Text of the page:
Genetic selection with the market in mind
29 August 2018
Name: Geoff Pearson (TW Pearson and Son)
Location: Myalup, WA
Enterprise: Beef breeding and lotfeeding
Livestock: Angus, cross-bred and Wagyu cattle
Pastures: Clover–ryegrass and forage crops
Soils: Coastal sand, gravel and clay
- Genetic selection has to be made with the market in mind.
- Maintain a rising plane of nutrition and wean early so cows can get back into condition.
- Low-stress stock management, regular handling and good yards contribute to beef eating quality.
Carcase competitions are an important benchmarking tool for large-scale commercial enterprises, such as the Pearson family’s extensive, integrated WA beef business.
Geoff Pearson oversees a 10,000-head breeding herd across 40,500ha along WA’s south-west coastline and a lotfeeding facility at Lake Preston, near Myalup.
He produces Angus, crossbred and Wagyu cattle for domestic and export markets, ranging from a 70-day product for the supermarket trade through to a 450-day, long-fed Wagyu program for export.
The enterprise is positioned to take advantage of the region’s mild coastal climate, reliable rainfall and proximity to agricultural zones for secure access to grain and fodder.
Geoff credits these environmental conditions, backed up with good genetics, as underpinning the region’s performance in the ANZ National Beef Carcase Competition, held in conjunction with this year’s Beef Australia .
The Pearsons were one of four WA beef producers (three from the south-west) to present category-winning pens of cattle in the national event, which is held every three years.
They entered three pens of home-bred Angus/Limousin steers, fed for 90–100 days at their Lake Preston feedlot.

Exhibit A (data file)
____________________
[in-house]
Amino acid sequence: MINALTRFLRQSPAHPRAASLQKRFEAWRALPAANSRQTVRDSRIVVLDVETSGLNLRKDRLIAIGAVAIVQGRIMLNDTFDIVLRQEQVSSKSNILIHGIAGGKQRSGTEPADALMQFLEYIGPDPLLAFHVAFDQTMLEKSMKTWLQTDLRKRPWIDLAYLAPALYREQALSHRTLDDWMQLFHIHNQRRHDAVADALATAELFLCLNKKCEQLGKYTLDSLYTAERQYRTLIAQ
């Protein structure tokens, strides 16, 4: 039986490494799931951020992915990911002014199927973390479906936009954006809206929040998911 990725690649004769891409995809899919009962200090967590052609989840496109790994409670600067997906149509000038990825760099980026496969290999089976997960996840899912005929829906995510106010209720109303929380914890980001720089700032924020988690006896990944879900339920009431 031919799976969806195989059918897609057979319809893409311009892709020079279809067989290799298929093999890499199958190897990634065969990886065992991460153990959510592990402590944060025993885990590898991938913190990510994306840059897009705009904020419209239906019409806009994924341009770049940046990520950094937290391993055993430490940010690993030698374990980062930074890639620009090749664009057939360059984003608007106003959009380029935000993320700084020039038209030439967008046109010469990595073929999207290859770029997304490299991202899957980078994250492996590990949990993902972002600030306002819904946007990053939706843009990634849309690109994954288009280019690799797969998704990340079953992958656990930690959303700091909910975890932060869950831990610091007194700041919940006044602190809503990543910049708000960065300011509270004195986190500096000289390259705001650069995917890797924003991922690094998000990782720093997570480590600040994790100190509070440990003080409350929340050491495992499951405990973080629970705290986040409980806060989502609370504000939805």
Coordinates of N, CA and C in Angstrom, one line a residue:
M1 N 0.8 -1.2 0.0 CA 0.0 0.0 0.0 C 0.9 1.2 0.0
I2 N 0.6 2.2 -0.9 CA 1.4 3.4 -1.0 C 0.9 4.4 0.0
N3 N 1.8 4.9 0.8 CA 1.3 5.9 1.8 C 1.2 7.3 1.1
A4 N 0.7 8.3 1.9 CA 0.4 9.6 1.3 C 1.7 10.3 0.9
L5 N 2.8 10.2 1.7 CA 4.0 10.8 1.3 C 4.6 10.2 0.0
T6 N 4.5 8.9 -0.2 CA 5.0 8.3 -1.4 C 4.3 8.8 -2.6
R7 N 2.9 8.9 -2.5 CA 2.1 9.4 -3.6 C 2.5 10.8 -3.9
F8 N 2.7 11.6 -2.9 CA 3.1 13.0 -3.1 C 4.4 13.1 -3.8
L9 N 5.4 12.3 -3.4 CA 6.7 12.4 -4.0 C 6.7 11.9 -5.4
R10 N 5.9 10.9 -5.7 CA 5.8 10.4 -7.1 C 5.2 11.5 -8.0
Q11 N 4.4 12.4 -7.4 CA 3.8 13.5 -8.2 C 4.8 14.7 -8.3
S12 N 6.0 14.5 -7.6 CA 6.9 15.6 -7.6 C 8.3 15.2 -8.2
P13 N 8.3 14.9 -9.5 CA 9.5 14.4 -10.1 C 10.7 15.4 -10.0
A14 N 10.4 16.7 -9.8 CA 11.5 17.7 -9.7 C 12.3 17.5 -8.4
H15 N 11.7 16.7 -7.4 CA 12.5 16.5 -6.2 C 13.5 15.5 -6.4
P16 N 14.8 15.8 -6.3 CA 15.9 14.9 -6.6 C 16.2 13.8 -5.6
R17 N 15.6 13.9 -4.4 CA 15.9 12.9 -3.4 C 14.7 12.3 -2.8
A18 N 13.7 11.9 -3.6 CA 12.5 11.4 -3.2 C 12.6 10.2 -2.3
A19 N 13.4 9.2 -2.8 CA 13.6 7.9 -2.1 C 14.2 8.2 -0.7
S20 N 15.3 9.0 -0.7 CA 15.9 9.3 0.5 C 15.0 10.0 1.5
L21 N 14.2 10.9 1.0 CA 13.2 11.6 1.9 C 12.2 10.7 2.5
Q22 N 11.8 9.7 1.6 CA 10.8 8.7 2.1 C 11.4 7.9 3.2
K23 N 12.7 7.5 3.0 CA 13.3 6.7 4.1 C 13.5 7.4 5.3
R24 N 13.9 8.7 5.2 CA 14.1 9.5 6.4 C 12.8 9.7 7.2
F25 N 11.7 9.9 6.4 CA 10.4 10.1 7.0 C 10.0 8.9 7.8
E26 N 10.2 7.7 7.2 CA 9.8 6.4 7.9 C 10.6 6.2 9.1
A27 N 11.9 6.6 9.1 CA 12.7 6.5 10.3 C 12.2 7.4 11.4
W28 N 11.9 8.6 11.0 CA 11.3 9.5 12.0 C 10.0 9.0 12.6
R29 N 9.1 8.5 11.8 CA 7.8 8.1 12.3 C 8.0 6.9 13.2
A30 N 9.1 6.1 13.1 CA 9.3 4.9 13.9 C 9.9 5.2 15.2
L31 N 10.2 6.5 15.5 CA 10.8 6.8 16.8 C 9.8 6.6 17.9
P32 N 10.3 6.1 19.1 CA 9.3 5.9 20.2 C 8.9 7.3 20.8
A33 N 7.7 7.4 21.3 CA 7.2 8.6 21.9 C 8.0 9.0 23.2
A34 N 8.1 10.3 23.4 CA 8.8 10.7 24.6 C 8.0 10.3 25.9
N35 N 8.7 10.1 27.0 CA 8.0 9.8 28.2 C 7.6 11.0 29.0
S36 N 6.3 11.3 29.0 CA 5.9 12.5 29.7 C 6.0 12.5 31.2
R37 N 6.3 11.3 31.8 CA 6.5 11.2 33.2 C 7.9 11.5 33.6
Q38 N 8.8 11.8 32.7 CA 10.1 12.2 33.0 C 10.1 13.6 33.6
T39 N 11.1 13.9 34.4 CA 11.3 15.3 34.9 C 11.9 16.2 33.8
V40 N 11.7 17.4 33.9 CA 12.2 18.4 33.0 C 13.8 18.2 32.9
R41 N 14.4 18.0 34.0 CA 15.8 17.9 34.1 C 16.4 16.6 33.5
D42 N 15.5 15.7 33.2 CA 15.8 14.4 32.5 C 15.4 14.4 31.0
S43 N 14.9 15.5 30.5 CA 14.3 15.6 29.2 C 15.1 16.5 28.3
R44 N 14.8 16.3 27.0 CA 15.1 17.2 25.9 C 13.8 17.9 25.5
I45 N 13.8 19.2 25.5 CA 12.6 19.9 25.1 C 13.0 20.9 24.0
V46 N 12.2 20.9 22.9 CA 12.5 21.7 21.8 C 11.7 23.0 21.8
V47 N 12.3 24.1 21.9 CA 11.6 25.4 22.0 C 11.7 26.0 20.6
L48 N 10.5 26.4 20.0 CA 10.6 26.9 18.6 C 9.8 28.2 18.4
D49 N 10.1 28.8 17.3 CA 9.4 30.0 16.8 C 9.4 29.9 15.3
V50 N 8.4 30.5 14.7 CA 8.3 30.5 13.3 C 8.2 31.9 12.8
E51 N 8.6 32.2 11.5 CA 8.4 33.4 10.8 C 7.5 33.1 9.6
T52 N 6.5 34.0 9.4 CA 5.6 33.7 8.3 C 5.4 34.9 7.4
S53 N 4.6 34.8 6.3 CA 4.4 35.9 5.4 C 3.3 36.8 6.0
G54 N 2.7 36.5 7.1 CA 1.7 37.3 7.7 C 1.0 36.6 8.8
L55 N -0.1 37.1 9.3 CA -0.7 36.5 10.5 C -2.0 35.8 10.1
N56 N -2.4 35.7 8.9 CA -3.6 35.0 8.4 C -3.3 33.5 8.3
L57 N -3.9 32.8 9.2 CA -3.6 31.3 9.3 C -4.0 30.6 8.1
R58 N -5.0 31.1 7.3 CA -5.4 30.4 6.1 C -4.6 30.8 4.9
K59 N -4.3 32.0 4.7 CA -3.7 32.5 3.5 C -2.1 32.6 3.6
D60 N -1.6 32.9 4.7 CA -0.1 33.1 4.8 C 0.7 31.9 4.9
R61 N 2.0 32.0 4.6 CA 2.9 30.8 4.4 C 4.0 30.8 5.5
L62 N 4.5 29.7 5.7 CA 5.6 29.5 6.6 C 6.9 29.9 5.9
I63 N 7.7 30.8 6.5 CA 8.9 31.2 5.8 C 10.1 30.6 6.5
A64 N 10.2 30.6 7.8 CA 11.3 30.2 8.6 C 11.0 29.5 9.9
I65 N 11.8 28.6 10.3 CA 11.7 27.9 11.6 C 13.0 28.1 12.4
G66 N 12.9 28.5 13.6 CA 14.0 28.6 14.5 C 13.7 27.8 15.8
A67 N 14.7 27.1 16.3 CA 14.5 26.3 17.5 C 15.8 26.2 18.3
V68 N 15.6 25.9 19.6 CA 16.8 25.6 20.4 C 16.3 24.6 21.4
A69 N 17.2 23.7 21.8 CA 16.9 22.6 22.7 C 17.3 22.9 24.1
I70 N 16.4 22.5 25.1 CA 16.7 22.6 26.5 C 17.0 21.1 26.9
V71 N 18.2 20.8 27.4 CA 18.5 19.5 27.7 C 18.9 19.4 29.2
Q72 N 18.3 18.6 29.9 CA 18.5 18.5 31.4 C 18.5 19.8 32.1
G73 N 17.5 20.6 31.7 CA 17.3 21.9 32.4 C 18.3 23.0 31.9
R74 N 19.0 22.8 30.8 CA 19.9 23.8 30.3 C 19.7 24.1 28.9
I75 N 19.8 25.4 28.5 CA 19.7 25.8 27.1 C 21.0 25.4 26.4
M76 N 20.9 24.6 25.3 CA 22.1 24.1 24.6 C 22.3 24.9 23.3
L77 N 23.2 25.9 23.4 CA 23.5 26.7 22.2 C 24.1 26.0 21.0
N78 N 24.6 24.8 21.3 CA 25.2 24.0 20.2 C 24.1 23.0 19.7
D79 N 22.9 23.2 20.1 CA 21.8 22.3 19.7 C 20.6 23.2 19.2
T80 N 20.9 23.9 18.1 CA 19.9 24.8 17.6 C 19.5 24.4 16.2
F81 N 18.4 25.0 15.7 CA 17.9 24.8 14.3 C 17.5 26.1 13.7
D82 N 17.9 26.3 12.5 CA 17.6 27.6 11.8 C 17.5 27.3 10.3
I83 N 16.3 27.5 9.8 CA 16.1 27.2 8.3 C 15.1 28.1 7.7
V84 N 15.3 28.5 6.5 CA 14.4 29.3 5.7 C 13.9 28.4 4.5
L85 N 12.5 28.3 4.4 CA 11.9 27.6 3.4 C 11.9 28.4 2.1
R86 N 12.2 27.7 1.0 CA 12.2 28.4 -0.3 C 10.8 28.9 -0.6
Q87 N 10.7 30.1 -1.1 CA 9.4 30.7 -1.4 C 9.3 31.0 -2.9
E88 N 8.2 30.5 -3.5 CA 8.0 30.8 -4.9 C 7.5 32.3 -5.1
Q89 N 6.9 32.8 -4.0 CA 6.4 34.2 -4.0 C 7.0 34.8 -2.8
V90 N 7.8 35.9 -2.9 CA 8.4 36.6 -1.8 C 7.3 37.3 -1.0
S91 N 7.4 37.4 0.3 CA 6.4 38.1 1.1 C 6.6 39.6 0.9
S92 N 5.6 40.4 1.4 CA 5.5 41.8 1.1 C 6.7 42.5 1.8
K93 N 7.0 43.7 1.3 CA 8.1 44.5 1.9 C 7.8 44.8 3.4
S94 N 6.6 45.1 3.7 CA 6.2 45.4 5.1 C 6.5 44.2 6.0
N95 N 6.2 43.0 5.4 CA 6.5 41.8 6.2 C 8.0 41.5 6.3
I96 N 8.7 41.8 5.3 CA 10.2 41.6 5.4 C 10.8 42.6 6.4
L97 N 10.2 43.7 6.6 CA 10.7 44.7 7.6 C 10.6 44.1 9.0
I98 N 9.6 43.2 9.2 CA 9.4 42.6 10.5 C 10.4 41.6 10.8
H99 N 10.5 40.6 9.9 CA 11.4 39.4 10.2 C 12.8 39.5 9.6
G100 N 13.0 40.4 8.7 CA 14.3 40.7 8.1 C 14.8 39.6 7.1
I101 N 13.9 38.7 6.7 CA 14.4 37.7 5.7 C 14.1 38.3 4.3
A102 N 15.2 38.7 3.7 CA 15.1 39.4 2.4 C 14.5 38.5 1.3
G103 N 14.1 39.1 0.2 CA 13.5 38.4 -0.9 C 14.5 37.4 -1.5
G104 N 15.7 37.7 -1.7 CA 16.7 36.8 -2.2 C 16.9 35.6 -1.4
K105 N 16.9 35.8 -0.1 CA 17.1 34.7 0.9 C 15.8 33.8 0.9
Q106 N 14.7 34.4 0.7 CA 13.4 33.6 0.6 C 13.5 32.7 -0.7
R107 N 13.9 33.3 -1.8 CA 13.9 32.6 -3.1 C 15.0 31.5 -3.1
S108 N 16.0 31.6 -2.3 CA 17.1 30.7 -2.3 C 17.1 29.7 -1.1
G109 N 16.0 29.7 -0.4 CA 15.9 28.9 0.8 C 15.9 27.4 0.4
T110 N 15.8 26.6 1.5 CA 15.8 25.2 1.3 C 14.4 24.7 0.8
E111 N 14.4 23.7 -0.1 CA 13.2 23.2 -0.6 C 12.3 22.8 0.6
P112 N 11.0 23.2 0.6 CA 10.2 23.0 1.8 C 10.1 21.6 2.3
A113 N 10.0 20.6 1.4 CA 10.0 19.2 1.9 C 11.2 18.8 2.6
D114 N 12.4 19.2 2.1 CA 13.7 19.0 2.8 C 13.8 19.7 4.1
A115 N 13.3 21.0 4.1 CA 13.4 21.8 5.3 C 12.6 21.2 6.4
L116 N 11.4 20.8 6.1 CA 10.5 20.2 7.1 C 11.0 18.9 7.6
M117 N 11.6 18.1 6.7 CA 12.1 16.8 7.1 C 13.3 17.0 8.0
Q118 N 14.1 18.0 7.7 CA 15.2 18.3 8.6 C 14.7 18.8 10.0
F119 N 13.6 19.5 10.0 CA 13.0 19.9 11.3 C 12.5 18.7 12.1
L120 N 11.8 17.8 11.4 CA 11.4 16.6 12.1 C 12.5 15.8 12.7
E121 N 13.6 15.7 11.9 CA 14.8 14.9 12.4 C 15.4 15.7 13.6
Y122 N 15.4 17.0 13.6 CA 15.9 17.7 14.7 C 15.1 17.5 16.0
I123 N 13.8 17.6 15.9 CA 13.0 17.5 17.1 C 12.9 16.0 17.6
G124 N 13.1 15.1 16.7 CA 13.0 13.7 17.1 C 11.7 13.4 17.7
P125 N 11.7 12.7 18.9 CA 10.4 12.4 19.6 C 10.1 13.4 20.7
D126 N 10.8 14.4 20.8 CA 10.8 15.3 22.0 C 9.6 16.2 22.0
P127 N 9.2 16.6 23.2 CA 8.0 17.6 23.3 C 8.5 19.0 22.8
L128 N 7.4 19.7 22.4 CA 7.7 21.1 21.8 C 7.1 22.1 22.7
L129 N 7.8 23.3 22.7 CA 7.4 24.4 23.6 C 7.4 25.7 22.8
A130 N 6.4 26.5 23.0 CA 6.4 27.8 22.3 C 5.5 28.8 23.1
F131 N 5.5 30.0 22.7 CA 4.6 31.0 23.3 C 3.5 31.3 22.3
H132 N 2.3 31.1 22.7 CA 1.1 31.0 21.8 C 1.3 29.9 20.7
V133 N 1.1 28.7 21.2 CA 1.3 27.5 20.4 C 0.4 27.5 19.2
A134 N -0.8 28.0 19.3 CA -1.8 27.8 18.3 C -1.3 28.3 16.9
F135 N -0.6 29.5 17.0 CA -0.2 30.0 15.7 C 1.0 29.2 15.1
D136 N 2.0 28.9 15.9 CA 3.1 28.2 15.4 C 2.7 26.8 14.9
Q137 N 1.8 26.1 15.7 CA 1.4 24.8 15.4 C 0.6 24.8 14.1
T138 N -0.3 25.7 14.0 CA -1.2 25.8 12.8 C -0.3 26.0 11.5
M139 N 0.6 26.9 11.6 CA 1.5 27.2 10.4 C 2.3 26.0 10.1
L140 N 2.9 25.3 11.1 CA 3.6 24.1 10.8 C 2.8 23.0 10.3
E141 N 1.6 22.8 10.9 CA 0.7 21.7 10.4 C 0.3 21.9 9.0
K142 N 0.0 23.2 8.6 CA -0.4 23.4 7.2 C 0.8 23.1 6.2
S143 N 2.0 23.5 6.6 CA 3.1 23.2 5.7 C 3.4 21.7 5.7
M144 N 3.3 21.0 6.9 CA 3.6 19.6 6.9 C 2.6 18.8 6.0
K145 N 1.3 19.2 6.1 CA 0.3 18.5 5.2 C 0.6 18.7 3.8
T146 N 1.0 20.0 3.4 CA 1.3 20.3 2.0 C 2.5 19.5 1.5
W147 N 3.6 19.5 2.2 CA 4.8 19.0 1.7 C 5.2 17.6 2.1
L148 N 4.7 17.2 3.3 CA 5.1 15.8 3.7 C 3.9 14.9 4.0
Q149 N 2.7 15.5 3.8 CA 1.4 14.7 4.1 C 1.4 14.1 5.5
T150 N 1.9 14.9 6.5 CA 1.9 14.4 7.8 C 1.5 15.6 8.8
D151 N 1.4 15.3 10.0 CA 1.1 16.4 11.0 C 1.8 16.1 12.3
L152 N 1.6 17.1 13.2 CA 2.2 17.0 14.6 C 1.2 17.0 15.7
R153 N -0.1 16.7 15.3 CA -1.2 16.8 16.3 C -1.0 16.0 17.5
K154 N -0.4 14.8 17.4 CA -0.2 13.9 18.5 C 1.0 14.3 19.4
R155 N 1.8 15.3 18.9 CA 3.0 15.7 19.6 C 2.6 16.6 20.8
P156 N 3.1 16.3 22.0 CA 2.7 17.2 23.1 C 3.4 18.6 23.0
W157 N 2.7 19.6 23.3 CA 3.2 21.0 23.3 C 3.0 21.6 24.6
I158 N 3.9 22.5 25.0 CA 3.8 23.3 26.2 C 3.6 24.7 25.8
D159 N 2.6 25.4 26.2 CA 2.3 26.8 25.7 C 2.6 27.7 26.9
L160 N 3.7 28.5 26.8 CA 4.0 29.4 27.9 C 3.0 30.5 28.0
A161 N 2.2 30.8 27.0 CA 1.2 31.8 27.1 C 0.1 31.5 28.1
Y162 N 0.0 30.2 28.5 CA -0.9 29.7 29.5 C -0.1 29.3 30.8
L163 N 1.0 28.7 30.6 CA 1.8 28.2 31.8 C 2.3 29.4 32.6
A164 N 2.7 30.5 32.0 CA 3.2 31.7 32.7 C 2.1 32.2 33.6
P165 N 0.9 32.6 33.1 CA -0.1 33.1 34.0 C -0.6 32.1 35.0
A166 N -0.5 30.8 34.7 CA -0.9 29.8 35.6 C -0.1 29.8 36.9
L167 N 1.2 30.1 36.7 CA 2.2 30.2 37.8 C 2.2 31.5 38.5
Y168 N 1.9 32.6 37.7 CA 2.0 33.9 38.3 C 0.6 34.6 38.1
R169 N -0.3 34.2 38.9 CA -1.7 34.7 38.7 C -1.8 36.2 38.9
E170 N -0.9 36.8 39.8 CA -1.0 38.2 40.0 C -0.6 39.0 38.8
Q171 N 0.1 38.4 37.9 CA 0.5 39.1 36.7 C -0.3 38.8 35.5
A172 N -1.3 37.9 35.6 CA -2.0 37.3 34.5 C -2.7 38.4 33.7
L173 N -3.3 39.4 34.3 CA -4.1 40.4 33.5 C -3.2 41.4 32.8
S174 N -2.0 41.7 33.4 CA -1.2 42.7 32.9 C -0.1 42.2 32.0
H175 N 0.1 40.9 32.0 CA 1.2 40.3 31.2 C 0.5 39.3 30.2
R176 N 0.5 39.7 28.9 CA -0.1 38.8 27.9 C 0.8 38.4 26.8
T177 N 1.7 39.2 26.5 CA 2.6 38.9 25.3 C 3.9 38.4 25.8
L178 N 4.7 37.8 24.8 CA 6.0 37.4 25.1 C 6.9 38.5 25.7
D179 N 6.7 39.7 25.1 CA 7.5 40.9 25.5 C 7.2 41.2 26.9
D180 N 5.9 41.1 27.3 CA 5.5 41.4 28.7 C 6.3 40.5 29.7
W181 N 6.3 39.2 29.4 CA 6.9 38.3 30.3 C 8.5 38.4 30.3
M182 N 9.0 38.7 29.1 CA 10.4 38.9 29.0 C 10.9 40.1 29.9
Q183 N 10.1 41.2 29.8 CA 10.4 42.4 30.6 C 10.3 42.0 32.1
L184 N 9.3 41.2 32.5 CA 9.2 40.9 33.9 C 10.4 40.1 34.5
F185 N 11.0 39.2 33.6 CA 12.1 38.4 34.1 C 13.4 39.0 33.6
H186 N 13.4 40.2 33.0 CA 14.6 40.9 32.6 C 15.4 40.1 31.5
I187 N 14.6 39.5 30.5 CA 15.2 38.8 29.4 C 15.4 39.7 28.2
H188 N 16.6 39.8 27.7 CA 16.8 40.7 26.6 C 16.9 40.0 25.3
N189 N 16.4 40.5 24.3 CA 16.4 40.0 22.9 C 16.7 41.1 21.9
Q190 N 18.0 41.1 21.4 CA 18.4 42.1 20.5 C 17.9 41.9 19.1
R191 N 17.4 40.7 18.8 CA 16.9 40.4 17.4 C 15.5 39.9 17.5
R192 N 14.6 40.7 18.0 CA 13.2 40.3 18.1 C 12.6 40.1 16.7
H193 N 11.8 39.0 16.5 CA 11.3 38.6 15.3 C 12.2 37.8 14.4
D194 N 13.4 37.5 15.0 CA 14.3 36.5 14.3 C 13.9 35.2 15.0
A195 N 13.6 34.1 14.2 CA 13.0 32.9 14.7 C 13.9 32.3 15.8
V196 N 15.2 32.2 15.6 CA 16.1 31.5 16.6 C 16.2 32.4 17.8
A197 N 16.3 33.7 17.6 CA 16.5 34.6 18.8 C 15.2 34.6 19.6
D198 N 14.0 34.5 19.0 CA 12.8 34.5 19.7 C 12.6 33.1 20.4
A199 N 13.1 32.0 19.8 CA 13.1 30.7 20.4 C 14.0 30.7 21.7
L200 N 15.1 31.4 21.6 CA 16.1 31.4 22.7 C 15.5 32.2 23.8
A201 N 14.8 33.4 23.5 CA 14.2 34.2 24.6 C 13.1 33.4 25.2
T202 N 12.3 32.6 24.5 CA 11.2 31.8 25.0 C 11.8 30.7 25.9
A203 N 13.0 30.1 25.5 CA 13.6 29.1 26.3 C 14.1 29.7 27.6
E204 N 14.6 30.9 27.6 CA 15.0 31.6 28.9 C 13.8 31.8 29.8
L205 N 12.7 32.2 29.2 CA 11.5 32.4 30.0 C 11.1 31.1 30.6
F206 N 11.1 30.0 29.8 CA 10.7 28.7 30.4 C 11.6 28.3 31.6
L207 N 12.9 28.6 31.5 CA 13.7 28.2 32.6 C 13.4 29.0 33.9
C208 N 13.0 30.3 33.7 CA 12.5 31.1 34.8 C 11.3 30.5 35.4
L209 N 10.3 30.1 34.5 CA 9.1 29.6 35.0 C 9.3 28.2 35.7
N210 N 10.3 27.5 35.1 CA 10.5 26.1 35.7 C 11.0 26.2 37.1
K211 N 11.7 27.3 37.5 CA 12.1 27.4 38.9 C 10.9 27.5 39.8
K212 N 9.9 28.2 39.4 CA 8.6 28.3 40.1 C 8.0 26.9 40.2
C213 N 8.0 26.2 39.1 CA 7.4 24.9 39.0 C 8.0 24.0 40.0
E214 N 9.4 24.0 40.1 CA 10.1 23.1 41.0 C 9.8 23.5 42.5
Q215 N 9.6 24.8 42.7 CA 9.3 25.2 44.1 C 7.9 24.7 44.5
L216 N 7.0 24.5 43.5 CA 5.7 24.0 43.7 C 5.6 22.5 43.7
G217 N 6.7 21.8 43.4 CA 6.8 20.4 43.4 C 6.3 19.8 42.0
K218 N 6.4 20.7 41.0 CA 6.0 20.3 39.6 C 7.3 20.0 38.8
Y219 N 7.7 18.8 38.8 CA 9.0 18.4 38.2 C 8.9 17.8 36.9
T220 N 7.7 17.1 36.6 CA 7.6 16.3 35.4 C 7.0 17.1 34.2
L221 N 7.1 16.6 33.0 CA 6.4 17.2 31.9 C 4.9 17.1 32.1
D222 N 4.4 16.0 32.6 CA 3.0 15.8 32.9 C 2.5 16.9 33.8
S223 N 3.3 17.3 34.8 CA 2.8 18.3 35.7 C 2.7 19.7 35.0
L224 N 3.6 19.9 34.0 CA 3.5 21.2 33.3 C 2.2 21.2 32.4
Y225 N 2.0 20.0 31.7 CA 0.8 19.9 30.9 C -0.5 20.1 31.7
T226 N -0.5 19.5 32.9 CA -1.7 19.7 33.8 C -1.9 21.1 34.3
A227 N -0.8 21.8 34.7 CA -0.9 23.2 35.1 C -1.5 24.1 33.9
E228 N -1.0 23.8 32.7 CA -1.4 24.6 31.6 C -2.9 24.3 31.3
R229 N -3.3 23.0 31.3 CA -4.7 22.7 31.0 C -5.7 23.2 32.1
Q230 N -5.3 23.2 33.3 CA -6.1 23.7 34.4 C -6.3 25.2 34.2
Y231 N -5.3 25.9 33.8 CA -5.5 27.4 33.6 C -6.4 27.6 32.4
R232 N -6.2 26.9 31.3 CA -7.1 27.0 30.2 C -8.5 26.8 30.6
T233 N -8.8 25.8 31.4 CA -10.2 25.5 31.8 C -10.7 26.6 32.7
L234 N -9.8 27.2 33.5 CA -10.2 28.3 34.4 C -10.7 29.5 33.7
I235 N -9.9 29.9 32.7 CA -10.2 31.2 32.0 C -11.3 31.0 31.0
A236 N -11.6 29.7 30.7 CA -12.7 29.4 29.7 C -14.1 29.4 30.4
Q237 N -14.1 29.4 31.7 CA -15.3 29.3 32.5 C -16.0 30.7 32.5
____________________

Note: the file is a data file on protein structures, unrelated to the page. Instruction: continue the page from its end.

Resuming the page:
As well as winning the grainfed heavy trade (260–340kg) category, their top pen received the Meat Standards Australia (MSA) Index Award for the three carcases with the highest total MSA Index. The Pearsons also received the MSA Index Award for the individual carcase with the highest MSA Index, coming in with 68.32.
Geoff uses the local, state and the national carcase competitions as a yardstick of herd performance, with the Beef Australia event providing a reference point with eastern production systems.
“For a commercial operation like ours, it is pleasing to see the performance of animals which are truly representative of our herd," he said.
He said producing an MSA-compliant product begins with the right genetics.
“We aim to buy bulls in the top 20% of breed characteristics, but any genetic selection has to be made with the market in mind,” Geoff said.
“Angus and Wagyu cattle are at opposite ends of the spectrum in terms of traits such as milk production, frame score and birth weight, but both have the potential to grade highly for their target market if managed appropriately.”
The Pearsons’ composite herd leverages the best of European and British breed traits to get a balance of mothering traits and yield, a mix which proved a winner in the national competition.
From the beginning
Management to meet market specifications, especially MSA compliance, begins from day one.
“We aim to keep our cattle on a rising plane of nutrition from the start so there are no setbacks," he said.
He starts with creep-feeding after calving, and said this access to supplementary nutrition is especially important with the Wagyu herd, as breeders can be poor milkers.
Calves are weaned early (Wagyus from 2–8 months and Angus from 6–9 months) so cows can get back into condition, supported by a good pasture base and grain supplementation.
Weaners receive a high protein grain mix, with the youngest receiving a 20% protein and 12MJ energy ration, which is reduced to 15% protein as they get older.
Oaten hay, canola meal, lupins and cereals fill the autumn feed gap and, depending on the season, Geoff will graze dual-purpose crops to maintain breeder nutrition.
“I believe it is important to have all aspects of our production system in line to meet MSA compliance,” Geoff said.
“Genetics and nutrition are the top priorities, but we back these up with training so our staff know how to handle cattle properly to reduce stress.
“In the feedlot, we recognise that different breeds have different temperaments and need to be managed appropriately. For example, the Wagyus need to be in small mobs so they settle better.
“It’s about working with cattle, not against them.”
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